It might seem all too obvious to say it but rather than rush at the end of the year, start putting money into your ISA as soon as the new tax year begins. If you are fortunate enough to have filled your ISA allowance in the previous tax year and still have cash left over at the start of the new tax year, filling it now remembering that this is a tax free savings vehicle, is a sensible course of action. This also applies to Junior ISAs. Making full use of what are very generous tax reliefs for your savings and investments is clearly sensible. Depending on how adventurous you are you may also consider using part of your allowance to invest in an Innovative Finance ISA, which allows investment in Peer 2 Peer Lenders. These are higher risk investments, which are not covered by the Financial Services Compensation Scheme (FSCS) so your risk appetite must be quite high. At the same time however, such investments can offer greater returns.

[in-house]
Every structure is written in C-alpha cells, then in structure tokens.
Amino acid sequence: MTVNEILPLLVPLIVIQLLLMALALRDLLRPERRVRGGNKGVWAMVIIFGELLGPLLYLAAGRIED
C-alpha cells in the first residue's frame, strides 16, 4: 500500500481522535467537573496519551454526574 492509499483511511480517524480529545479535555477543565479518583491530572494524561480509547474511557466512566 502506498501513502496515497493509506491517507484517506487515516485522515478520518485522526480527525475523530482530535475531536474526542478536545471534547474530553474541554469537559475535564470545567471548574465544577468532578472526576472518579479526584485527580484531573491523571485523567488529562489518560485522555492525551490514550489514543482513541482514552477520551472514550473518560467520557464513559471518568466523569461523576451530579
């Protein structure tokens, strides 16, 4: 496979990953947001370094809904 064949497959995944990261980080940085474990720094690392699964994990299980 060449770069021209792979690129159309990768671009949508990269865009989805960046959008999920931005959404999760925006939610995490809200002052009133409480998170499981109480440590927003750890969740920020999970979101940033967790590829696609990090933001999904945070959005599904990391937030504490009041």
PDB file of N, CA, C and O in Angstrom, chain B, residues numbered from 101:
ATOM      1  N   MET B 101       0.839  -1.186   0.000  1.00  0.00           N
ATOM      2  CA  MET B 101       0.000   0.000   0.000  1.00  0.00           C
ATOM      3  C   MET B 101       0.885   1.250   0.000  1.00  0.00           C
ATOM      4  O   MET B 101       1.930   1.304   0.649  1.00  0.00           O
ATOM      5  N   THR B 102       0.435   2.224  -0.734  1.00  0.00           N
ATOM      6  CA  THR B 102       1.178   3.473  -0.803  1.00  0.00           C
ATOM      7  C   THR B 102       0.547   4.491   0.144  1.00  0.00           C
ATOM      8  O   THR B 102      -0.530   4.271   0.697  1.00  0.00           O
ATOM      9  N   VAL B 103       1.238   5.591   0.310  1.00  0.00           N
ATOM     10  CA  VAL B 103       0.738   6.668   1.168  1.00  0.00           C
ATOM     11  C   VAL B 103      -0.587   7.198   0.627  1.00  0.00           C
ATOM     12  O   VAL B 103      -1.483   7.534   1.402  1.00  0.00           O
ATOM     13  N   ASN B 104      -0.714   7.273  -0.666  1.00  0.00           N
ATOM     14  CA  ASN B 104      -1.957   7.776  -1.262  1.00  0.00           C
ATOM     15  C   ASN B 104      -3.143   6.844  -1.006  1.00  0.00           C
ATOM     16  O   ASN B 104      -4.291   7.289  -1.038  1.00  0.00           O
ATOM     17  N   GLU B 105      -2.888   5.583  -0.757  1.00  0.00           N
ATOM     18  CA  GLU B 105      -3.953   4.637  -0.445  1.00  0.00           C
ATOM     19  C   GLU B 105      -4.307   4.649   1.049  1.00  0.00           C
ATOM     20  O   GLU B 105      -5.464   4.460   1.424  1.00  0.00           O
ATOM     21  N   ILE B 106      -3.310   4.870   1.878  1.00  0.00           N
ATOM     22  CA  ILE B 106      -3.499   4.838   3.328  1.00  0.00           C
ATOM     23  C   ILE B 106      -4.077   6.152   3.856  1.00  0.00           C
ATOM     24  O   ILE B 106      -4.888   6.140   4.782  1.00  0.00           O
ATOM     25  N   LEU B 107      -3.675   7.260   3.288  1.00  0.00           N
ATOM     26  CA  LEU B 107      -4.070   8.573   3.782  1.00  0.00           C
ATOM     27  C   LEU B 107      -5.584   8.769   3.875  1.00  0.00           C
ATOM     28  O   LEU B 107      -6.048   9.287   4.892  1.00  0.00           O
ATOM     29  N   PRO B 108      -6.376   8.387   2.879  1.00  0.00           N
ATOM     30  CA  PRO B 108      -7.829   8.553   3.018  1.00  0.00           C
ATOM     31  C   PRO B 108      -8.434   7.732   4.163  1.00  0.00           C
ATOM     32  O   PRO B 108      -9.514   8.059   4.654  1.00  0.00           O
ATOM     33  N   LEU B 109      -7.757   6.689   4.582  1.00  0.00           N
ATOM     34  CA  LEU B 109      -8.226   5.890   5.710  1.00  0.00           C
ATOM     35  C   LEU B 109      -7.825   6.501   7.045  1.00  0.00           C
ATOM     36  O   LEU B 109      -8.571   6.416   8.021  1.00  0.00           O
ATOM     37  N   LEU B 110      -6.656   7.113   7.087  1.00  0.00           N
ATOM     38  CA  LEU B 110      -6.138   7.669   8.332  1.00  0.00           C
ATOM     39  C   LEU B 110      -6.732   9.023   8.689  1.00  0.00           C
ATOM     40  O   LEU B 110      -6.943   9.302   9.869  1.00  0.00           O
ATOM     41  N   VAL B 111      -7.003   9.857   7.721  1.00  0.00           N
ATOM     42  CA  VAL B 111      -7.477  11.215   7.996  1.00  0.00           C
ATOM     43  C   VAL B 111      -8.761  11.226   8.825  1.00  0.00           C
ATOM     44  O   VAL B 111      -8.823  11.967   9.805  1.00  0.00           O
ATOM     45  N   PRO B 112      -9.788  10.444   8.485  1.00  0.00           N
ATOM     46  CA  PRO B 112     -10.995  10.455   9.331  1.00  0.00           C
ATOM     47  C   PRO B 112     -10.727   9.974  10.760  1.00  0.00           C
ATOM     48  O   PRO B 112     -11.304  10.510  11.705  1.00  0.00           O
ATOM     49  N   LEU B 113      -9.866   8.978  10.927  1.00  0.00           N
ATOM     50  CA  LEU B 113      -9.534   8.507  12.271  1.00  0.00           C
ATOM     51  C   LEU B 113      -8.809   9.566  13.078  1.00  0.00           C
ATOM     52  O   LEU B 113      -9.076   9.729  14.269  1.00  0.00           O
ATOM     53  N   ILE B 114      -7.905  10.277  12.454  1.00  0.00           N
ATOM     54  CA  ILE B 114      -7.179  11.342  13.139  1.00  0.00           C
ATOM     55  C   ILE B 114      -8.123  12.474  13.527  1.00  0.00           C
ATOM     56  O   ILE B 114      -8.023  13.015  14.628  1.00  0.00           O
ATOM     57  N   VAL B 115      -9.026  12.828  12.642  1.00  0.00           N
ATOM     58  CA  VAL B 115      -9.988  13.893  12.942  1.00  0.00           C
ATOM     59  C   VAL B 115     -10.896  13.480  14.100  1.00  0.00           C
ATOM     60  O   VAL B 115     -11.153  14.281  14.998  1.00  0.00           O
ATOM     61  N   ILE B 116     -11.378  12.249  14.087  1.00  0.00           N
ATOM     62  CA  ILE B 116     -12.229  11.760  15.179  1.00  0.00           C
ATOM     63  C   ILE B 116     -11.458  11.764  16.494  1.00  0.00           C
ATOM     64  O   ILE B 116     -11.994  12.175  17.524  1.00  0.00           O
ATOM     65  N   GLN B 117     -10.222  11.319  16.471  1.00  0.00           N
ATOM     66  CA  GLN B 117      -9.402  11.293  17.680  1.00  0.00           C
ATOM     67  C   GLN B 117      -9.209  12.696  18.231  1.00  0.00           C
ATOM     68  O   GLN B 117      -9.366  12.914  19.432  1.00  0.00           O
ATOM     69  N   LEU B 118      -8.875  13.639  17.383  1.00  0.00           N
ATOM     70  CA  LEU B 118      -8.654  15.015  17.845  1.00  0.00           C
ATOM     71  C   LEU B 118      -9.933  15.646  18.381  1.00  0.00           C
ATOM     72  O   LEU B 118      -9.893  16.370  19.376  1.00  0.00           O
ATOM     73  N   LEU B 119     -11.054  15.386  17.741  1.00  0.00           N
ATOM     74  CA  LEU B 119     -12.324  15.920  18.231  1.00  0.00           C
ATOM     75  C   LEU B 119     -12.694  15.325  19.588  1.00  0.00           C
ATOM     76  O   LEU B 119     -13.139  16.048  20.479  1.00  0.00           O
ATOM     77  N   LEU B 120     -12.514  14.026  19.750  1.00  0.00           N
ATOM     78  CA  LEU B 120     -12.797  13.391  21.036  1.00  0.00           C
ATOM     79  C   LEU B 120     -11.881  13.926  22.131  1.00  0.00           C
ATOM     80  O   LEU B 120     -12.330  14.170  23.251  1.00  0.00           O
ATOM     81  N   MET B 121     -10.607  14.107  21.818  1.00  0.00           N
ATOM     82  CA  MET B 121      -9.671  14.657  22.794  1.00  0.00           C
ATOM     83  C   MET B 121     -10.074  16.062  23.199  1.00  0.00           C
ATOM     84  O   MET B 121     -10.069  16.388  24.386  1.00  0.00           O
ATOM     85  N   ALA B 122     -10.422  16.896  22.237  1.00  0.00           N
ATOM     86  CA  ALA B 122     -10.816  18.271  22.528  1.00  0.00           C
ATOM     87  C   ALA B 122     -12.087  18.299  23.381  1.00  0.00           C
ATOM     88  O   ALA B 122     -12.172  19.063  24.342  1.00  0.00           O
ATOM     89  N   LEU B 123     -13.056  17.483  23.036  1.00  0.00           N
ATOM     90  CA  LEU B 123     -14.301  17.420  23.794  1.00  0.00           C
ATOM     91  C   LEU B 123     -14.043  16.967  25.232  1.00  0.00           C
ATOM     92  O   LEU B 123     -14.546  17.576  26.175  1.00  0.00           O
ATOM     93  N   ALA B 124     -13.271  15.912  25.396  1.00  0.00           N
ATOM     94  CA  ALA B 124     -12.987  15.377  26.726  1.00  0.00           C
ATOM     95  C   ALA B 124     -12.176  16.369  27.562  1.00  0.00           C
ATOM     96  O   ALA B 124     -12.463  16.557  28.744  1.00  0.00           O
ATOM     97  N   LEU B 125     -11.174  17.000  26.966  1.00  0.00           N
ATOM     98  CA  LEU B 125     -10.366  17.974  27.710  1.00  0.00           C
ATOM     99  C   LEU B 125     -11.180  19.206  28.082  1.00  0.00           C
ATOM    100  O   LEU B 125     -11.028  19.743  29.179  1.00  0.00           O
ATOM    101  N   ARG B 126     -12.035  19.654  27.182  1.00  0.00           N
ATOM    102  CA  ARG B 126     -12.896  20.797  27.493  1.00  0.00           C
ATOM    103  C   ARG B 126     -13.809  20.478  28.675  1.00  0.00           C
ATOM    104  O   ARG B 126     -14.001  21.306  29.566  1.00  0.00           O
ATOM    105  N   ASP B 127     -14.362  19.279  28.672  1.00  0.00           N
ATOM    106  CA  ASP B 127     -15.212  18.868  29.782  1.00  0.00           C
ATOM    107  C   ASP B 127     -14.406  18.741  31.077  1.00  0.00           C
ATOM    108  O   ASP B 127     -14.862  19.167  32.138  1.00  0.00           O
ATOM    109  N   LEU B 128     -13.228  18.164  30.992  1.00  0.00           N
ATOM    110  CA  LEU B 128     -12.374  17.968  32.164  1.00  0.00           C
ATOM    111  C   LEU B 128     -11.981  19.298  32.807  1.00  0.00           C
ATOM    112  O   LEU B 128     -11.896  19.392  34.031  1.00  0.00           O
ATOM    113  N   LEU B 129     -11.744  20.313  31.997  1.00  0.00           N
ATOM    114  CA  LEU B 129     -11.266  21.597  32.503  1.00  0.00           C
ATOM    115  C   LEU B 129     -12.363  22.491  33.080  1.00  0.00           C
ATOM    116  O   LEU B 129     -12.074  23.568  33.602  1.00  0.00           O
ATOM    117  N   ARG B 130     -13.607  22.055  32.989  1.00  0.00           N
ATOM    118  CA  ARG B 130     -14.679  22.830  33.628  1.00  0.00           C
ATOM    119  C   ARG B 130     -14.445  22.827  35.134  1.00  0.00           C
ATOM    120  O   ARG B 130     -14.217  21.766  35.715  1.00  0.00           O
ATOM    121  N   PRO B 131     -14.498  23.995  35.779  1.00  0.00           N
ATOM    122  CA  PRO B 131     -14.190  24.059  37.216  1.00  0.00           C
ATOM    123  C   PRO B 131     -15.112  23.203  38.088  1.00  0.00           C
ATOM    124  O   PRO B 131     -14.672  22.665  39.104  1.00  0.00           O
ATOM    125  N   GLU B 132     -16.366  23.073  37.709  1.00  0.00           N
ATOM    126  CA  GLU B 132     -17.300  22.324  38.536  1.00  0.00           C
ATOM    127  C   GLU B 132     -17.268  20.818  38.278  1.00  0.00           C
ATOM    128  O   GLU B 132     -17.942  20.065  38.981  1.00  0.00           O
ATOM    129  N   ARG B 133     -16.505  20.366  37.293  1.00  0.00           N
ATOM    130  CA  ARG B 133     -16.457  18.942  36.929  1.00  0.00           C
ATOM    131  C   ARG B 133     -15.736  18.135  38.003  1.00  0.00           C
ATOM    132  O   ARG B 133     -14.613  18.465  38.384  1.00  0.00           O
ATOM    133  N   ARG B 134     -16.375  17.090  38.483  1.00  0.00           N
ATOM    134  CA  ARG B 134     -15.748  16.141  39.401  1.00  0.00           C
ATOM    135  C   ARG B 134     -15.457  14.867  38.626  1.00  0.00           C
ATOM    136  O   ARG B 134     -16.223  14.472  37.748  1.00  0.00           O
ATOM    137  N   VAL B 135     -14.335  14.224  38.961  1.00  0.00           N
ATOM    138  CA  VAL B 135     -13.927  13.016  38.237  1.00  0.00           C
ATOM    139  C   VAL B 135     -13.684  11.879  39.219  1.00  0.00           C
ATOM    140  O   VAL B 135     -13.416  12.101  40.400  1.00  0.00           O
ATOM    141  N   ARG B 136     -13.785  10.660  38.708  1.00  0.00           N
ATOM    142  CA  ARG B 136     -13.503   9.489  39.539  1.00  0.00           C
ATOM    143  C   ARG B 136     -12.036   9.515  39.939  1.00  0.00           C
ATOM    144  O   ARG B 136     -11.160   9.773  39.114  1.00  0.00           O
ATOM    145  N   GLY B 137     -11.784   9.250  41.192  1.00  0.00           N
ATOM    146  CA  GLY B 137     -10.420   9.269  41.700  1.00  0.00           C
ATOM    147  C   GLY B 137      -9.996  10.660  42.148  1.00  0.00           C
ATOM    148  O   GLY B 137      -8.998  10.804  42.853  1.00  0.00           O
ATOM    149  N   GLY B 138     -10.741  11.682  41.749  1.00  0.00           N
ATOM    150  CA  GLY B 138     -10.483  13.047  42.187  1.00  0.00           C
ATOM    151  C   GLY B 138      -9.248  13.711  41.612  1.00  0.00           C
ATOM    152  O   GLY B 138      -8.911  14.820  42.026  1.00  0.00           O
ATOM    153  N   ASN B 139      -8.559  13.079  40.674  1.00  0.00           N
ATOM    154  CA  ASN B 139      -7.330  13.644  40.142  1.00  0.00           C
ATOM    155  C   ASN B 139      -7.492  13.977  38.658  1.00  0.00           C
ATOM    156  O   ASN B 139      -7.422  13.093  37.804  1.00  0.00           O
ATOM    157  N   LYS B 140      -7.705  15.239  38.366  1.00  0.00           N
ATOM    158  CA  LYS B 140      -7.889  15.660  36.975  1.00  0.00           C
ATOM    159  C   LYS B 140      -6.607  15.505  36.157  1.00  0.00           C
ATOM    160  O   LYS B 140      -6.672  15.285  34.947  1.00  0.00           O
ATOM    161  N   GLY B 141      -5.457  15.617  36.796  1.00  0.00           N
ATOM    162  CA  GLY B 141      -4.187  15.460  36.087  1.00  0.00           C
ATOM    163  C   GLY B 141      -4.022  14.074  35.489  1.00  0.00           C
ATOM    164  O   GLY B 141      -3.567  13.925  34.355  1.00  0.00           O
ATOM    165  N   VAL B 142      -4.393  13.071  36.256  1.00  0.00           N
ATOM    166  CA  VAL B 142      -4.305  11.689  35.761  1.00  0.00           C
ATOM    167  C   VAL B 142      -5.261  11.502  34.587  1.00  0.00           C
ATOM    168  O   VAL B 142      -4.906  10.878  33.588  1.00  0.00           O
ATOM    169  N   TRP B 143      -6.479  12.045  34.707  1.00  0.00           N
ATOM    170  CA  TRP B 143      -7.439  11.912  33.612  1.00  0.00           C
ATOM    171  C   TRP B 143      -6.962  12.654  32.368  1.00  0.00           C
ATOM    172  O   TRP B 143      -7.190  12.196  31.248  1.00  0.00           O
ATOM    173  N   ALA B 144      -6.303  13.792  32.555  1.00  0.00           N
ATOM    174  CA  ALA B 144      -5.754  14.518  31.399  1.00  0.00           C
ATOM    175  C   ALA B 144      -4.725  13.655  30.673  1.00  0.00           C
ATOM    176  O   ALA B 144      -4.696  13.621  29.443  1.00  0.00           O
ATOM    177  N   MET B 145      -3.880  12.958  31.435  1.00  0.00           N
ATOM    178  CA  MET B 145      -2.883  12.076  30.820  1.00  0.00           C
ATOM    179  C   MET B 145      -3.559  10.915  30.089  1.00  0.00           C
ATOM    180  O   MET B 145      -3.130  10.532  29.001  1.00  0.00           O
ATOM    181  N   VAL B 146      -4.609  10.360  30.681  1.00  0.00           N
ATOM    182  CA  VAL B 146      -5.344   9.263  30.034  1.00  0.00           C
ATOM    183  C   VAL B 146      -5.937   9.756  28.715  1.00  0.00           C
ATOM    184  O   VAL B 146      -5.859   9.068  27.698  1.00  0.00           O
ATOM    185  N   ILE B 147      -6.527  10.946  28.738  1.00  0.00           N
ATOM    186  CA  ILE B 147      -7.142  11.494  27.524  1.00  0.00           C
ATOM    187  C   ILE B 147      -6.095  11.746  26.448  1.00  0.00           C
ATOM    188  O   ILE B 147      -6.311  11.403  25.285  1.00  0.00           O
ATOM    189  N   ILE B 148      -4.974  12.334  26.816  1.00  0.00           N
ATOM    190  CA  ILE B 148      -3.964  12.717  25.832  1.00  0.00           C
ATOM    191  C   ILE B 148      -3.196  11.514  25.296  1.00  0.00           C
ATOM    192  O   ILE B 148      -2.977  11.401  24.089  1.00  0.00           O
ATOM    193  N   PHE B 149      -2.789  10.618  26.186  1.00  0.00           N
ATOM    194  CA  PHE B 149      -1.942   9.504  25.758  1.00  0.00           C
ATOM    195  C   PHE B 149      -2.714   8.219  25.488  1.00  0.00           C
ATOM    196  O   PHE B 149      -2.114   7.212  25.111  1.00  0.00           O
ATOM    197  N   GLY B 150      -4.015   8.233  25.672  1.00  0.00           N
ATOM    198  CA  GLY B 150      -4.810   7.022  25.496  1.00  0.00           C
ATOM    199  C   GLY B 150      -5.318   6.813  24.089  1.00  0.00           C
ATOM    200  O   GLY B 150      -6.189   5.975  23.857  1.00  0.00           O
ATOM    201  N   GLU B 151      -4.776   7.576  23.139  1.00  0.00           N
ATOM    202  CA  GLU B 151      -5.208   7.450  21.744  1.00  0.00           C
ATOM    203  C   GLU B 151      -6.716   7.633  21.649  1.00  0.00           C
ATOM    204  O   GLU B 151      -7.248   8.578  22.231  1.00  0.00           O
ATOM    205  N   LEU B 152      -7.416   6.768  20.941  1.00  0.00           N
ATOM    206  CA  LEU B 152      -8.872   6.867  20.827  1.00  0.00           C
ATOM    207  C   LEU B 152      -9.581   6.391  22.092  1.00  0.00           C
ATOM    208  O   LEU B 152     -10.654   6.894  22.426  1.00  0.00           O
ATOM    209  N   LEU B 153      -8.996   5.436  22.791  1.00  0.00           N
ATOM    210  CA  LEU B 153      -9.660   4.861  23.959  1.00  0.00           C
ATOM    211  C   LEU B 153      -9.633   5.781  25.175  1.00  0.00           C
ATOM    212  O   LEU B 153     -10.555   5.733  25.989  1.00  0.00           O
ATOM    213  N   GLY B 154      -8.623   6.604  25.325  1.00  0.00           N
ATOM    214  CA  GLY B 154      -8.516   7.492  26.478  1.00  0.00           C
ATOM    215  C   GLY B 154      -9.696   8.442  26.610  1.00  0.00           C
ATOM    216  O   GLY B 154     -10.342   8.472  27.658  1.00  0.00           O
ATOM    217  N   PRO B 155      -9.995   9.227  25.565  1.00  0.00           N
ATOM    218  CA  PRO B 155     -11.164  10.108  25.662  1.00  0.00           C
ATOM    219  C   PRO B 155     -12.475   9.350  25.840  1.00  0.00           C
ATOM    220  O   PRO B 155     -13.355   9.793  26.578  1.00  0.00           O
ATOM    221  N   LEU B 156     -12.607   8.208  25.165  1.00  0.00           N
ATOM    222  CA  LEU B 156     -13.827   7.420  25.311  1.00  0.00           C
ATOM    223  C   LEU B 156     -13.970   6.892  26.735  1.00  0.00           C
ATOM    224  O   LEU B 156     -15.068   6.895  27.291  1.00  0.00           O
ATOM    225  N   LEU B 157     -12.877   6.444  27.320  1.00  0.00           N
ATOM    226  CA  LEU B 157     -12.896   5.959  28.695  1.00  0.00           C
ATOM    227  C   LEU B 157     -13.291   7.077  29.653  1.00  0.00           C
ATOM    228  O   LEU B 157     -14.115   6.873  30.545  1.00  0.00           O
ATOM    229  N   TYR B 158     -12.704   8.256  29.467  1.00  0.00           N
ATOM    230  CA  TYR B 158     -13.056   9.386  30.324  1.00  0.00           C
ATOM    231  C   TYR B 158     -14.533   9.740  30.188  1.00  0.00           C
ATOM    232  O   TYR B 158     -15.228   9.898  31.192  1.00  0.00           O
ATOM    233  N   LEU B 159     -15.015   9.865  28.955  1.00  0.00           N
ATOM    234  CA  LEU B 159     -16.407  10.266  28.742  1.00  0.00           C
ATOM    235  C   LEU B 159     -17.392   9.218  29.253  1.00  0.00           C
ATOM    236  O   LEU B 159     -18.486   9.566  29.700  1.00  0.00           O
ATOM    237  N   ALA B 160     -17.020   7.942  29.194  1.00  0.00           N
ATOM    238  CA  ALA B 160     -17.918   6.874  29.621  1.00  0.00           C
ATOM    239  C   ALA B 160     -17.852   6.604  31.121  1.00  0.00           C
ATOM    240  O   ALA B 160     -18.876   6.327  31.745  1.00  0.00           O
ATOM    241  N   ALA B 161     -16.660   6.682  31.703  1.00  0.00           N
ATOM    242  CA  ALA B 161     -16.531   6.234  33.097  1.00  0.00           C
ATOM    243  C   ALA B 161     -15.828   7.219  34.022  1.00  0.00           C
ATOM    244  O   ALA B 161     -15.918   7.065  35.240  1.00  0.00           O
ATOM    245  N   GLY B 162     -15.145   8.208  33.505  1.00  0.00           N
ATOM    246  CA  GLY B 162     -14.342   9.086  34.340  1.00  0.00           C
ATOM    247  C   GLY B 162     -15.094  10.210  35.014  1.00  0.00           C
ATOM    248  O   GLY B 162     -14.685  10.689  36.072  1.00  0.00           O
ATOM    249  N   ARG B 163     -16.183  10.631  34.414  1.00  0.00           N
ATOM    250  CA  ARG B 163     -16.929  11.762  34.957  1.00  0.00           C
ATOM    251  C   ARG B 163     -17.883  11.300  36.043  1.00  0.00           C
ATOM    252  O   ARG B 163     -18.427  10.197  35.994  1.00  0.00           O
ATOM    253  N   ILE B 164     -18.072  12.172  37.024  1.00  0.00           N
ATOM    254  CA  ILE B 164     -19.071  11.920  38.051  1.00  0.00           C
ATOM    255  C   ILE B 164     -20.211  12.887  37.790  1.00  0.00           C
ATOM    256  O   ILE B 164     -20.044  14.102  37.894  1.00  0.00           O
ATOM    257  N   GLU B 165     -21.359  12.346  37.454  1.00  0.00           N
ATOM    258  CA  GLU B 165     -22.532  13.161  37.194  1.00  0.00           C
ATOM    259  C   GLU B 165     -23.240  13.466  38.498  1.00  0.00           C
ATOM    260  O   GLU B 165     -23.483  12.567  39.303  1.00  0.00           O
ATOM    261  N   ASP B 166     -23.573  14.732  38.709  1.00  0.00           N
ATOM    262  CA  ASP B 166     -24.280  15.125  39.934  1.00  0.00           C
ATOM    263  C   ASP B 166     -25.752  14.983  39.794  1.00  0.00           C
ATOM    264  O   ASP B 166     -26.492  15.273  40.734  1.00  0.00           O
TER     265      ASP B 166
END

Enterprise Investment Scheme
The Enterprise Investment Scheme (EIS) is also a useful allowance on several fronts. But you have to be willing to take a reasonably significant risk in order to make use of it. EIS tax relief offers 30% upfront Income Tax relief on investments in small to medium sized enterprises, as well as exemption from Capital Gains Tax (CGT) should you invest in a company that becomes very successful and provides a significant return on your original investment. People that invest in this way can also defer the CGT liability on other shares they sell until they dispose of their EIS investment. This is also a relief that can be carried back into the previous tax year. So it is possible to invest in an EIS fund in 2019/20 and carry back the tax relief into the 2018/19 tax year.